Climate change is an uncomfortable reality: the earth is over two degrees hotter than the late 19th century. Although scientists overwhelmingly attribute increasing temperatures to carbon emissions, reducing carbon output poses a global challenge.1
As new technology revolutionizes the world around us, there is an increased need for skilled workers to build, maintain, and operate these cutting-edge products. While popular culture may associate these jobs with higher education, particularly advanced university degrees, a wide range of these careers are available for those without a traditional four-year education. For these jobs, training and certification can occur outside the classroom, with on-the-job training and apprenticeships helping to get workers quickly up to speed.
Here are four examples of cutting-edge new jobs that don’t require a four-year degree.
Virtual interviews are the new normal, and it looks like they are here to stay. According to a Gartner survey, 86 percent of organizations have conducted video interviews during the COVID-19 pandemic. Pair this with a LinkedIn study showing that 71 percent of companies will continue this practice post-COVID-19, and it becomes apparent that job seekers should expect a majority of their interviews to take place virtually.
While they aren’t exactly a new phenomenon, many job seekers don’t feel comfortable interviewing via webcam. Here are five tips that will help you master your virtual interview:Continue reading “Five Tips for a Successful Virtual Interview”
As effects of the COVID-19 pandemic ripple through the economy, both recent graduates and seasoned professionals are searching for opportunities to advance their careers. Current social distancing measures are limiting face-to-face contact, but how will going virtual change employment prospects both during and after the pandemic? Will business continue to utilize virtual recruiting methods to reach more candidates and cut costs? Most importantly, what does the online recruitment revolution mean for you? Despite the uncertainty, there’s good news for candidates and companies alike. In the future, virtual platforms and progress in AI will help connect savvy candidates to recruiters—regardless of how physically distant they may be.
One of the keys to a successful job interview is to keep things positive. You have a limited amount of time to impress your Hiring Manager and want to keep the conversation focused on why you’re the right person for the job. One way to stay away from negativity is to frame your answers in a positive way, turning a potential weakness into a strength. To do this, you can anticipate certain questions and be prepared for them. If you think you’ll be asked, you probably will. Here are three likely questions you can prepare for:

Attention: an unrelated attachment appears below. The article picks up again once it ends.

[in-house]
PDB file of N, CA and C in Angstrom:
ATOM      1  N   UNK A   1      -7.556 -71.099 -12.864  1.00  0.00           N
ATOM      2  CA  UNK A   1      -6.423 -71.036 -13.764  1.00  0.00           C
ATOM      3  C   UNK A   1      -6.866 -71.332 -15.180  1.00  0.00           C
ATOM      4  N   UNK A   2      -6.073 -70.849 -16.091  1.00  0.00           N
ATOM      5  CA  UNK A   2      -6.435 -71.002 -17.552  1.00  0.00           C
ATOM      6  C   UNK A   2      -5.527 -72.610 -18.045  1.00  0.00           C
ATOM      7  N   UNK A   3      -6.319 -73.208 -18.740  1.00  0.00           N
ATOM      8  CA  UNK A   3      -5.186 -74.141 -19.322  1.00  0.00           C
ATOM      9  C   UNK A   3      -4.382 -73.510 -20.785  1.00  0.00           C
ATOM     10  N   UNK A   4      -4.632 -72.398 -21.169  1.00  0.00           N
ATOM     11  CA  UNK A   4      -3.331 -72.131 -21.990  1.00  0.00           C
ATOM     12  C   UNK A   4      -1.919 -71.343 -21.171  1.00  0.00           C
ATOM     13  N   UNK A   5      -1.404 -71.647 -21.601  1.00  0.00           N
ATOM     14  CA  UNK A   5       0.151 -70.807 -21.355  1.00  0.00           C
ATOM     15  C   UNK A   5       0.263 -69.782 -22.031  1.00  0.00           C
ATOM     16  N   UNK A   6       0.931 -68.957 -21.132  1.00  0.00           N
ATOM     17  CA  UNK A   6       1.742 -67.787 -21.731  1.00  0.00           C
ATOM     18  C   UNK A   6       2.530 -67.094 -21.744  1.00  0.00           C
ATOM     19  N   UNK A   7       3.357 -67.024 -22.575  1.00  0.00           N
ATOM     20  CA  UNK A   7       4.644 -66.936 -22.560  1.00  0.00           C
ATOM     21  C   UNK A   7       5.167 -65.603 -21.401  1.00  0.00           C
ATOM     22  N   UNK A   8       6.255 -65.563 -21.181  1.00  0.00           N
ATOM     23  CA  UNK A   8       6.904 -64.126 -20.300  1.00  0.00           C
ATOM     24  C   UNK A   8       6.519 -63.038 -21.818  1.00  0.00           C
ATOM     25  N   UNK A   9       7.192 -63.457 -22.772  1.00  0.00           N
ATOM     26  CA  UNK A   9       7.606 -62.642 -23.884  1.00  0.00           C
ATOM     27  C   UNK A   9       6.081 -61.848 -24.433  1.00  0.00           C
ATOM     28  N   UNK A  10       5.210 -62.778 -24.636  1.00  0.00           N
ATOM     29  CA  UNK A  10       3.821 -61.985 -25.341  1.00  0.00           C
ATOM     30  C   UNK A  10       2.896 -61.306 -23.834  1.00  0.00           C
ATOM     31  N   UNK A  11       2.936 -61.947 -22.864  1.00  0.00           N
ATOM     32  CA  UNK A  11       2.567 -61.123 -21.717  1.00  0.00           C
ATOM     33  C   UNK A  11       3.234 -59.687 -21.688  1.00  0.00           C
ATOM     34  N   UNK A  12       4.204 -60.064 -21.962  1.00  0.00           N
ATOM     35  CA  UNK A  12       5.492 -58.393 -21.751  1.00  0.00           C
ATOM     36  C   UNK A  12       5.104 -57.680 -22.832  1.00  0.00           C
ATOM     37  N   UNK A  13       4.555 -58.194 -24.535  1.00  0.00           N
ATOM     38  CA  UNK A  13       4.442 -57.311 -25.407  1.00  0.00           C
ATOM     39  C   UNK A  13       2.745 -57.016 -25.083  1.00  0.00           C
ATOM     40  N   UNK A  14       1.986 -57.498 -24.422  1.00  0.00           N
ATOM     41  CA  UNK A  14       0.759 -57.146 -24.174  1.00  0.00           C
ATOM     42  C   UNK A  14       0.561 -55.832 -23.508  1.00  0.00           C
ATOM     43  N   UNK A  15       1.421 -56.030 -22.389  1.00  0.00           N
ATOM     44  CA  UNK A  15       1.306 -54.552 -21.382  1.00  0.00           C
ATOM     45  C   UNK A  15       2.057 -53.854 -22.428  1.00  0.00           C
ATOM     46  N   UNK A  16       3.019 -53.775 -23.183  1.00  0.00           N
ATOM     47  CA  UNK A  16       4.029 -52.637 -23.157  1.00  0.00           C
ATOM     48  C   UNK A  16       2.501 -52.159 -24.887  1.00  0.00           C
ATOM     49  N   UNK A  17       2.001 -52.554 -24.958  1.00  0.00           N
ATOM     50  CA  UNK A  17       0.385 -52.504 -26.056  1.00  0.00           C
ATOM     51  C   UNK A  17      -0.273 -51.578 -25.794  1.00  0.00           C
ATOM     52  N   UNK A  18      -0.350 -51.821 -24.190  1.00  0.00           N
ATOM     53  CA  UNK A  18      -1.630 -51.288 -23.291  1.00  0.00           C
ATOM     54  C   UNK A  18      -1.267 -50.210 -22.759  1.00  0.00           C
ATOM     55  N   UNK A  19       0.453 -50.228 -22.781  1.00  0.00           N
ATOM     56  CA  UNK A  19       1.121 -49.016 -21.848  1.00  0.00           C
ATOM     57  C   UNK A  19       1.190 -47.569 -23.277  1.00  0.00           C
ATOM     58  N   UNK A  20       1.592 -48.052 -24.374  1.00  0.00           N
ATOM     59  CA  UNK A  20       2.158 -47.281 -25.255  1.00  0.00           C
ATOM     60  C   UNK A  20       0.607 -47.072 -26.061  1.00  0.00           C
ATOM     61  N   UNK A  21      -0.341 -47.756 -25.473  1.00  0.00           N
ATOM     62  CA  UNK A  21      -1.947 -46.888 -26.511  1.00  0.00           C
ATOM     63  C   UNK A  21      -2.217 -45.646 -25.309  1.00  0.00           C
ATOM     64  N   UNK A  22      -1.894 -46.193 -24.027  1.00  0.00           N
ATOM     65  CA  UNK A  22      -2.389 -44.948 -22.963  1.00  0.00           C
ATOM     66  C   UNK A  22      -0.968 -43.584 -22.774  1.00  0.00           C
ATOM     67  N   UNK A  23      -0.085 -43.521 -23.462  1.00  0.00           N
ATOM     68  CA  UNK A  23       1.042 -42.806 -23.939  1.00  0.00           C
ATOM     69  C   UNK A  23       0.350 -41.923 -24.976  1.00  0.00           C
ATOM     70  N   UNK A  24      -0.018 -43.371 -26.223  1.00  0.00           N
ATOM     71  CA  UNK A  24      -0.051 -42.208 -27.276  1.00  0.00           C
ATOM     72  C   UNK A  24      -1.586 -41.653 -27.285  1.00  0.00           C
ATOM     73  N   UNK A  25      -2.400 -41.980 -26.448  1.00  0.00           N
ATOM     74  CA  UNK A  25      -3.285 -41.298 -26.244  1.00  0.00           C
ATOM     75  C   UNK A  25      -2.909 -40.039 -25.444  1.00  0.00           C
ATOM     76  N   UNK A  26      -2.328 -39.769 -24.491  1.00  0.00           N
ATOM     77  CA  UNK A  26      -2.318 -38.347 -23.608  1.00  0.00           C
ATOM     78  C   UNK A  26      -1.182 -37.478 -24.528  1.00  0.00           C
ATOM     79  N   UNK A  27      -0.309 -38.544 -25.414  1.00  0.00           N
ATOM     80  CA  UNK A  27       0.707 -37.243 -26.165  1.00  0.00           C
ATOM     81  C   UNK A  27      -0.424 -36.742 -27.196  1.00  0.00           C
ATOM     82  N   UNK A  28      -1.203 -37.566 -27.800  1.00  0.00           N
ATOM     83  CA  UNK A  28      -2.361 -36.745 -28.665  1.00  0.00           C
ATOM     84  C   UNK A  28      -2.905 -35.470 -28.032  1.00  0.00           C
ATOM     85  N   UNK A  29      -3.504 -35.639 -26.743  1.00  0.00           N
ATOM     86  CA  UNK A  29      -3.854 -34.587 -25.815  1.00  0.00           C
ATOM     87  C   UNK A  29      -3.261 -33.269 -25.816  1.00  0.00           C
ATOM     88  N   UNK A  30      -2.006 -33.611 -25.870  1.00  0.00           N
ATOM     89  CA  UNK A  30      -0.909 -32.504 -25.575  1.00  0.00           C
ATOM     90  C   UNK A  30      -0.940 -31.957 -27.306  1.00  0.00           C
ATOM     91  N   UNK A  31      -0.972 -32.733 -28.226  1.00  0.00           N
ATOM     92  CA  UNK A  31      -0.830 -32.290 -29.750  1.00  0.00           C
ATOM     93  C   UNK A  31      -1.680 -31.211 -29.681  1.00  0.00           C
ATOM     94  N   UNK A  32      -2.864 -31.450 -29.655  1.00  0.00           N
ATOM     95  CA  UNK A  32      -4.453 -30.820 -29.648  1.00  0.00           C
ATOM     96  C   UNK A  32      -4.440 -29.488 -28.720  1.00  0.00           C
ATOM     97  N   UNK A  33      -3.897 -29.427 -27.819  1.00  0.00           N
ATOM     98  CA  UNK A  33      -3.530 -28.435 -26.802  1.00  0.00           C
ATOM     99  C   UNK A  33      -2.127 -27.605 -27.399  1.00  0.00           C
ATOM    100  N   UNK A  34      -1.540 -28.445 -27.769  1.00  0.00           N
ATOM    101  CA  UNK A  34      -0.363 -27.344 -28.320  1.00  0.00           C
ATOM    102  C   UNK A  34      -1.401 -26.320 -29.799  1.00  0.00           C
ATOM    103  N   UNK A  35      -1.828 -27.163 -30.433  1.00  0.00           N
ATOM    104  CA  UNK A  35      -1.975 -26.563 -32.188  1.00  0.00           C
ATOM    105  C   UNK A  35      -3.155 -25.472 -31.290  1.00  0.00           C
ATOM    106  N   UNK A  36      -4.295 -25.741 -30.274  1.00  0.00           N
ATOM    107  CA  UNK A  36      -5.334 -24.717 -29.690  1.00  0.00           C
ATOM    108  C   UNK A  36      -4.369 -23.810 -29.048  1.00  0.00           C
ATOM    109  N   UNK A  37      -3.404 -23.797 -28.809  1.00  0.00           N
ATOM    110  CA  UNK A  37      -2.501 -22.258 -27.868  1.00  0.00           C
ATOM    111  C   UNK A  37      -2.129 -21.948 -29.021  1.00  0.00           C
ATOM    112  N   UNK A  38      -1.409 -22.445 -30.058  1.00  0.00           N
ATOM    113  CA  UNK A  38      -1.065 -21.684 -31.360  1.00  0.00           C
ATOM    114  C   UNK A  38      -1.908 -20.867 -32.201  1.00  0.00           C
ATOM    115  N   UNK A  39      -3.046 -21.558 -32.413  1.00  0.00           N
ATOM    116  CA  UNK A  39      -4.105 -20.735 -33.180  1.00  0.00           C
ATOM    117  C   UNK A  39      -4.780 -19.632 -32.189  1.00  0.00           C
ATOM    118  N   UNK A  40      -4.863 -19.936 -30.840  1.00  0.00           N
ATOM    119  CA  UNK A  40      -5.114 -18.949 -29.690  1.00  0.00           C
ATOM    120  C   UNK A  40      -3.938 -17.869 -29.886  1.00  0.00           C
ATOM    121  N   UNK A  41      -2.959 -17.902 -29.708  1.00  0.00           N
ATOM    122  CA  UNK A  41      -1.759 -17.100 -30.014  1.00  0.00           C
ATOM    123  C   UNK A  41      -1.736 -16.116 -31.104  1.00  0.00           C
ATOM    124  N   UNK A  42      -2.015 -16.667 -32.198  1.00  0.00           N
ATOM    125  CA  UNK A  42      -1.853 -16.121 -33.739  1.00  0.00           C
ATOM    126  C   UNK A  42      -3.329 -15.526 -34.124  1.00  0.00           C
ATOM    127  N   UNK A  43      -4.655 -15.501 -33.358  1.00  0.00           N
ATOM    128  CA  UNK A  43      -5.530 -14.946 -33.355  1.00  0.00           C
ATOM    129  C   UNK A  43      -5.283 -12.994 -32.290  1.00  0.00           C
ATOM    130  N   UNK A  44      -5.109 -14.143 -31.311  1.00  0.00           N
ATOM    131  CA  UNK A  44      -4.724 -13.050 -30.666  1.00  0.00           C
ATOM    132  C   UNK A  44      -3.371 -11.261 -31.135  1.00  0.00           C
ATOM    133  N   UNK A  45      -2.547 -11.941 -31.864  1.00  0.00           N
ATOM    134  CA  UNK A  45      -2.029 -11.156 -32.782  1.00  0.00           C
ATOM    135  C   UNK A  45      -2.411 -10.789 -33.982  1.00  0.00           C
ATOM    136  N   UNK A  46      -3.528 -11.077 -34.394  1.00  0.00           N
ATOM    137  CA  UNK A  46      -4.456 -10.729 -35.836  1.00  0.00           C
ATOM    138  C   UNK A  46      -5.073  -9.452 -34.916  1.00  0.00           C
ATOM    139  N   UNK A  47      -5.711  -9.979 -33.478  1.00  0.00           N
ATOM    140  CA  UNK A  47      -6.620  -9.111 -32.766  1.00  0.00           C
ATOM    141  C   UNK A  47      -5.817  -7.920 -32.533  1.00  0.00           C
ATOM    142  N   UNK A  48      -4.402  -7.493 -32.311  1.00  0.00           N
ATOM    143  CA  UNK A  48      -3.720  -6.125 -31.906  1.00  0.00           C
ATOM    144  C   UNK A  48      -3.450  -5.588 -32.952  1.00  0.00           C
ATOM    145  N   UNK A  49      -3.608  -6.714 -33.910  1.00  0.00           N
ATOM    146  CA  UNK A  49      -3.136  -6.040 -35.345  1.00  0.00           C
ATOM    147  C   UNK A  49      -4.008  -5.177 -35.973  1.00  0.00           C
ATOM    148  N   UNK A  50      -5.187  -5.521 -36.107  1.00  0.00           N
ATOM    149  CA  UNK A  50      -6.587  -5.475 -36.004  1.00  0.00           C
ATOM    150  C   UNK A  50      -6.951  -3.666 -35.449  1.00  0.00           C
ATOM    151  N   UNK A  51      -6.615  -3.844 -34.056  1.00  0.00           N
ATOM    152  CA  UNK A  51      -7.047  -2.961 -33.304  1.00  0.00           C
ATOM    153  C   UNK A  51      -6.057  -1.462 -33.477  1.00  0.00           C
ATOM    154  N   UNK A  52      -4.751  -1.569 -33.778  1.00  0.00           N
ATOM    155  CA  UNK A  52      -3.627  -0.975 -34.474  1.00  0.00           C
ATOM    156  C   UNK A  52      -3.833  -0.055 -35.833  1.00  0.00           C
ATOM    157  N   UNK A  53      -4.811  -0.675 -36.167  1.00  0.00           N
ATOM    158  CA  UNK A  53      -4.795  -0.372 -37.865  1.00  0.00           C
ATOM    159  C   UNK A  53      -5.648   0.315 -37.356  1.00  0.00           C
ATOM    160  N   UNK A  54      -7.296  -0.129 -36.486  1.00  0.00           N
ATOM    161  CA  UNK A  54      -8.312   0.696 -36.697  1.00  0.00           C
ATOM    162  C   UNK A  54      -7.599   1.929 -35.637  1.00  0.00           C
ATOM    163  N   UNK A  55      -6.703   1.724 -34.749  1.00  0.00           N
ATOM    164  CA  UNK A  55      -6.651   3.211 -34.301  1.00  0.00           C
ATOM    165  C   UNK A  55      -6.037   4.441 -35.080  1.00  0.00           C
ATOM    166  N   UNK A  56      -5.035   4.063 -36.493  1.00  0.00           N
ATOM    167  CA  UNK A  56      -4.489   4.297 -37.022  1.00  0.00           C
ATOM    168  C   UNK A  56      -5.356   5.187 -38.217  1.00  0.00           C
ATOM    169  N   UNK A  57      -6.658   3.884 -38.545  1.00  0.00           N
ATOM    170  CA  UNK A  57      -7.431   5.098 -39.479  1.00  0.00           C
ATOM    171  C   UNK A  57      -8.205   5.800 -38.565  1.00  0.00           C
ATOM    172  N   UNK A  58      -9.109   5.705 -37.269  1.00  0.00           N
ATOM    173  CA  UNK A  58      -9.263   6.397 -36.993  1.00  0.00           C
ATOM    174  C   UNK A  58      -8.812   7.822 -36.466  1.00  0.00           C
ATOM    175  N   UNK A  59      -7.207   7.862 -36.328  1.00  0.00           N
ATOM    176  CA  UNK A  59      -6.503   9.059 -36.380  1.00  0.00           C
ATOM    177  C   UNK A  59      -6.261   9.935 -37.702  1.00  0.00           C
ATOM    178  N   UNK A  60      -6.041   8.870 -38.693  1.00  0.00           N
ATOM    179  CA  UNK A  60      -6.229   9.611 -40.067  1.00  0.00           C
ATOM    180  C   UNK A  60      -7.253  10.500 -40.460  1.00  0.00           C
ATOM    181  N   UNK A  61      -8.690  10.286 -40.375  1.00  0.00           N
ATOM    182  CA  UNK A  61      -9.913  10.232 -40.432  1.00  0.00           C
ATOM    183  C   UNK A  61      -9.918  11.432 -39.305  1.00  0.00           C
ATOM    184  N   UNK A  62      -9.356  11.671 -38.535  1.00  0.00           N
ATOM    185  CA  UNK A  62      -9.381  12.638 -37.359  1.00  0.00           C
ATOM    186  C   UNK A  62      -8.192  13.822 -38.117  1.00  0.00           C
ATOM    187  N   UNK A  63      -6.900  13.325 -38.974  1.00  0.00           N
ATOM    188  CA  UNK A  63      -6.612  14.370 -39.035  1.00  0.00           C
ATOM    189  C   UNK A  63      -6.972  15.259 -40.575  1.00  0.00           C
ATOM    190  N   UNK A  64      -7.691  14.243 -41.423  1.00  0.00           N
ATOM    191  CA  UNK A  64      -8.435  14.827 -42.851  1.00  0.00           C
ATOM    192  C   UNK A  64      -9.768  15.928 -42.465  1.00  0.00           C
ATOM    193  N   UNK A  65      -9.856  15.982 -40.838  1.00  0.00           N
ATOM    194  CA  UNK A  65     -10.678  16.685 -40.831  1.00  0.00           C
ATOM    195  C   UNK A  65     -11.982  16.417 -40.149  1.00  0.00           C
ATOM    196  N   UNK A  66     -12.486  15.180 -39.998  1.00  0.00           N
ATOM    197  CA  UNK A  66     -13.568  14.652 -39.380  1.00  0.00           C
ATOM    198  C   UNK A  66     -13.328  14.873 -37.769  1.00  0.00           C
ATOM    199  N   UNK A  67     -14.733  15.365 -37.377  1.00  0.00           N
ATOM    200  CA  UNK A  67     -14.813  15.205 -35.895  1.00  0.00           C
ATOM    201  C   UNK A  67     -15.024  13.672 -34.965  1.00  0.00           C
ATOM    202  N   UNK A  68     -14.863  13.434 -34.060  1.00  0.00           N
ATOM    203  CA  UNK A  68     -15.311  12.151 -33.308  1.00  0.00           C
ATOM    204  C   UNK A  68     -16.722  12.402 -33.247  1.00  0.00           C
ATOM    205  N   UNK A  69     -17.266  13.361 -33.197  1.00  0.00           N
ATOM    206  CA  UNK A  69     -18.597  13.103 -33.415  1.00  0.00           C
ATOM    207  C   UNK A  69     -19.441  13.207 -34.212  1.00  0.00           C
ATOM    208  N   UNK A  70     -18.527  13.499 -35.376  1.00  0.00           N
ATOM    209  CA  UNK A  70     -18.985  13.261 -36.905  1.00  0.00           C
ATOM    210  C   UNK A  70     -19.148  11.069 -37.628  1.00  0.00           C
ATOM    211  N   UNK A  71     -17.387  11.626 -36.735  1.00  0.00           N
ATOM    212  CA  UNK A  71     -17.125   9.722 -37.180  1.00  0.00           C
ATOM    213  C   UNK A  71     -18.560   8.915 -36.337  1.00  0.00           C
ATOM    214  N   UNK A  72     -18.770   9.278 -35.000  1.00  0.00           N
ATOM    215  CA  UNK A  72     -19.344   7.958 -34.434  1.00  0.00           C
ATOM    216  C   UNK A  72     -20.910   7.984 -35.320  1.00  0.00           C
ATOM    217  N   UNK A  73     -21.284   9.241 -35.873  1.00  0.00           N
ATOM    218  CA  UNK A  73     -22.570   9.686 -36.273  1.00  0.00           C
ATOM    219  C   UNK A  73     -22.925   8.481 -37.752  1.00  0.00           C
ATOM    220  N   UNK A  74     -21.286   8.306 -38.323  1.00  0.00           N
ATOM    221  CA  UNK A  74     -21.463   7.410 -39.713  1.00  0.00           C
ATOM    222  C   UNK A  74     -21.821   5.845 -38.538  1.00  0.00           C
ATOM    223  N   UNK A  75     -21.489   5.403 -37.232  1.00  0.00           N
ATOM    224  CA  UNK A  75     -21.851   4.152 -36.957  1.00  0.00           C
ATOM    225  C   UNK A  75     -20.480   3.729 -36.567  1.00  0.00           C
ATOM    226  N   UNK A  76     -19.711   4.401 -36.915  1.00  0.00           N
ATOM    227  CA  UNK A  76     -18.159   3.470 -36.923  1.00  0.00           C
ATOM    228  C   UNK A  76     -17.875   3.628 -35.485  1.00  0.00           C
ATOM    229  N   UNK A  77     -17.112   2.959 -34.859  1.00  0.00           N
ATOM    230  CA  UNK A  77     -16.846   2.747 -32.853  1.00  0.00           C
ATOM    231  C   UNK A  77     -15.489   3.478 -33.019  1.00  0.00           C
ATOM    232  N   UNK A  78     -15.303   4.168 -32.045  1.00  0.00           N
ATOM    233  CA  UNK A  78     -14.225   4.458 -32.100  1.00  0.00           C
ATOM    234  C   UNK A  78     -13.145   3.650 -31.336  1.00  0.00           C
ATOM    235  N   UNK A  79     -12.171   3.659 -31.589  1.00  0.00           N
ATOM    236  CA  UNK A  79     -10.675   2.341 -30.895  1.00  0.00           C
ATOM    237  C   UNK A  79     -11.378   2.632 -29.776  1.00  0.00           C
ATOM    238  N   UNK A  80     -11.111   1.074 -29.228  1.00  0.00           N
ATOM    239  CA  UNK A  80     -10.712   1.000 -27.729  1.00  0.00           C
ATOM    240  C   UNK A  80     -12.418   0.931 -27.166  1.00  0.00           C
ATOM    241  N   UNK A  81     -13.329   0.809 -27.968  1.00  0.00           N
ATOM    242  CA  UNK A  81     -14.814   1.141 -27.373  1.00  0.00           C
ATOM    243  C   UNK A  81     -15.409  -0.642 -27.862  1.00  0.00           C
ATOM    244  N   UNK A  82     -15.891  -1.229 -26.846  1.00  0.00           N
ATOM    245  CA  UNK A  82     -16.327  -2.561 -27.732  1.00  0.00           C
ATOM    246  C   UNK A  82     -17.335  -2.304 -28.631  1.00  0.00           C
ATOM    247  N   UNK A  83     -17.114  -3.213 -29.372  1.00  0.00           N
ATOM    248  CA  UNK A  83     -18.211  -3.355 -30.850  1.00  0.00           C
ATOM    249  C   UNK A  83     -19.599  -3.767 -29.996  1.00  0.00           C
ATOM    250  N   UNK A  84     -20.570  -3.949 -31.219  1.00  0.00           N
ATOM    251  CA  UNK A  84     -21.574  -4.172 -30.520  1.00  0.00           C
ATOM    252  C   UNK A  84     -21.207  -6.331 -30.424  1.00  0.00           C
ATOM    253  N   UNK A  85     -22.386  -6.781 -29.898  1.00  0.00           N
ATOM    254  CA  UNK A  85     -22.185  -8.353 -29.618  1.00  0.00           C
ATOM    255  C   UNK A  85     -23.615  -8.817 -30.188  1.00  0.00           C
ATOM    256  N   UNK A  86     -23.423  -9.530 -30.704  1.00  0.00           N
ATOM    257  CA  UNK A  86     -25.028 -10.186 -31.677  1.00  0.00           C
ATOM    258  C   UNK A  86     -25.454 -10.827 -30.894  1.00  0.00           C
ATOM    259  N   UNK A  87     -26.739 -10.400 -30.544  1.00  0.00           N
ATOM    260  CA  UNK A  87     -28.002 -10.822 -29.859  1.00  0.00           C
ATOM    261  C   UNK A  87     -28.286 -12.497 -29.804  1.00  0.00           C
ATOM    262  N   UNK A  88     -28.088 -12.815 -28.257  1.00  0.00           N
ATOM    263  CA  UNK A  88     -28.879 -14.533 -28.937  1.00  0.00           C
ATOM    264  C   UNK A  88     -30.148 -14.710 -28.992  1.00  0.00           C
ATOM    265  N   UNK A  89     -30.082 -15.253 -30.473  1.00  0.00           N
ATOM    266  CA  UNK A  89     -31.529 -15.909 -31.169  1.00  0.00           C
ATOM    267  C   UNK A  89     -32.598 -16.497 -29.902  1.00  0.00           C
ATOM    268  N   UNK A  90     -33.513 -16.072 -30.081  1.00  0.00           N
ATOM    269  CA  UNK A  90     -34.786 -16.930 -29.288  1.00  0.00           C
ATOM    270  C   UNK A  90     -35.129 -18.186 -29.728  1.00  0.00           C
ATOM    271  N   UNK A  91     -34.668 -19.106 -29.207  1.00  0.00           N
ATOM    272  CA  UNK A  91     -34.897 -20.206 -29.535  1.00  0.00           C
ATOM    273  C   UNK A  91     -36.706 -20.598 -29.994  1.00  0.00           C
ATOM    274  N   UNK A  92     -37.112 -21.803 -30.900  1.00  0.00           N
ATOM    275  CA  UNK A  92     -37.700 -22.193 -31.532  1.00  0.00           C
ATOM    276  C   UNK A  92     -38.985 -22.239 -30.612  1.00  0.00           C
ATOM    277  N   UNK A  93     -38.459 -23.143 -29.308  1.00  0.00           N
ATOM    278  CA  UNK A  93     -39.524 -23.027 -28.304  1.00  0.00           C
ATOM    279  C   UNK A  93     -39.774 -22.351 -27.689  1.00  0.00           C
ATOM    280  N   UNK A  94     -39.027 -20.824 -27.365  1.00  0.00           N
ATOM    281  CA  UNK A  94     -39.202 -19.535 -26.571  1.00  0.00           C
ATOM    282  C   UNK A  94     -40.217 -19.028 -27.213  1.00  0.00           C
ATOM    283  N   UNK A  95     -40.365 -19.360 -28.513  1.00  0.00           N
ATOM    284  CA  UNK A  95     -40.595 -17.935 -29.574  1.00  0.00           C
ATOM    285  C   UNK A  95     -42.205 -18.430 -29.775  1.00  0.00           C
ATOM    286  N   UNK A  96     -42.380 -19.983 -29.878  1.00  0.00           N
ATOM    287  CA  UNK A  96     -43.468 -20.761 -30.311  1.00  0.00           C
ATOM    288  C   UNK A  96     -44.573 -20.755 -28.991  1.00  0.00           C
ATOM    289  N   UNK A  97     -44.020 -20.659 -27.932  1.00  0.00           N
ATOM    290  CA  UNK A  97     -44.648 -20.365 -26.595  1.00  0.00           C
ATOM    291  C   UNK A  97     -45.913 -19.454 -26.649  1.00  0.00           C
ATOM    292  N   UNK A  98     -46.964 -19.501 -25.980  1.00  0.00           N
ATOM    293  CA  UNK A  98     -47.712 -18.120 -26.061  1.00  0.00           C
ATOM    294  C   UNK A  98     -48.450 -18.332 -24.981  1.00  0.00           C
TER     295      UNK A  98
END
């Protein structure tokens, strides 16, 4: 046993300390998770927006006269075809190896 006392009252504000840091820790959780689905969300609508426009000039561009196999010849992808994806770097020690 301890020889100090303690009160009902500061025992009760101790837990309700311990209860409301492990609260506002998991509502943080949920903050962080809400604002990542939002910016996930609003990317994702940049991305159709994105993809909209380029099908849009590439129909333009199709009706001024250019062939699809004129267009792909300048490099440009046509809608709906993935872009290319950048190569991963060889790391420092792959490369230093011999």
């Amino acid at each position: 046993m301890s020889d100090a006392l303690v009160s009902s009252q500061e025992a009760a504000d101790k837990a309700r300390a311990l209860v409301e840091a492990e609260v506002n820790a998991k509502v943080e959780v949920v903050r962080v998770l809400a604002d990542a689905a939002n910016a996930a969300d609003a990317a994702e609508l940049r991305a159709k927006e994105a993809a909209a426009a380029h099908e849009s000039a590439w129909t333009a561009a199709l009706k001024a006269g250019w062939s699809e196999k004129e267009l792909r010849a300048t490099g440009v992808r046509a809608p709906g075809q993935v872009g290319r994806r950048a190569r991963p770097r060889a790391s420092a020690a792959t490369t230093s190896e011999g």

As we deal with an economy that seems to get more challenging every day, the question on many job seekers minds is a fairly simple one: is this the right time to search, and apply for a job?
The answer, unequivocally, is yes.
Networking has always been a vital aspect of your job search, and recent events have made it even more important. Studies have shown that up to 85% of all jobs are found by networking. With companies needing to fill a variety of open positions in the near future, it’s more important than ever to reach out to those around you to get a jump on these opportunities. Here are four tips for using online networking to find your next job:
One of the best things about working from home is that you get to make your workspace your own. No more dank cubicle or foot traffic that eats into your day, you can choose where you work and how you work. So, what goes into a good workspace? Here are a few good tips:
As you prepare for your job interview, it’s important to remember that you are being observed from the moment you walk in the door to the moment you leave the building. This isn’t meant to scare you, just remind you that your words and actions matter. Hiring Managers are looking for the right skills and the right culture fit, so small things might mean the difference between getting the job and going back to the drawing board. So what are the types of things that may turn off your Hiring Manager during an otherwise strong interview? Here are four red flags to avoid:
Are you considering stretching the truth a bit on your resume? Do you think adding a little extra pizazz will get you an interview?
When you find a job that you’re nearly perfect for, but missing a few of the desired skills or experience, it can be tempting to fib a little. If a little white lie puts you over the edge, it’s worth the risk, right?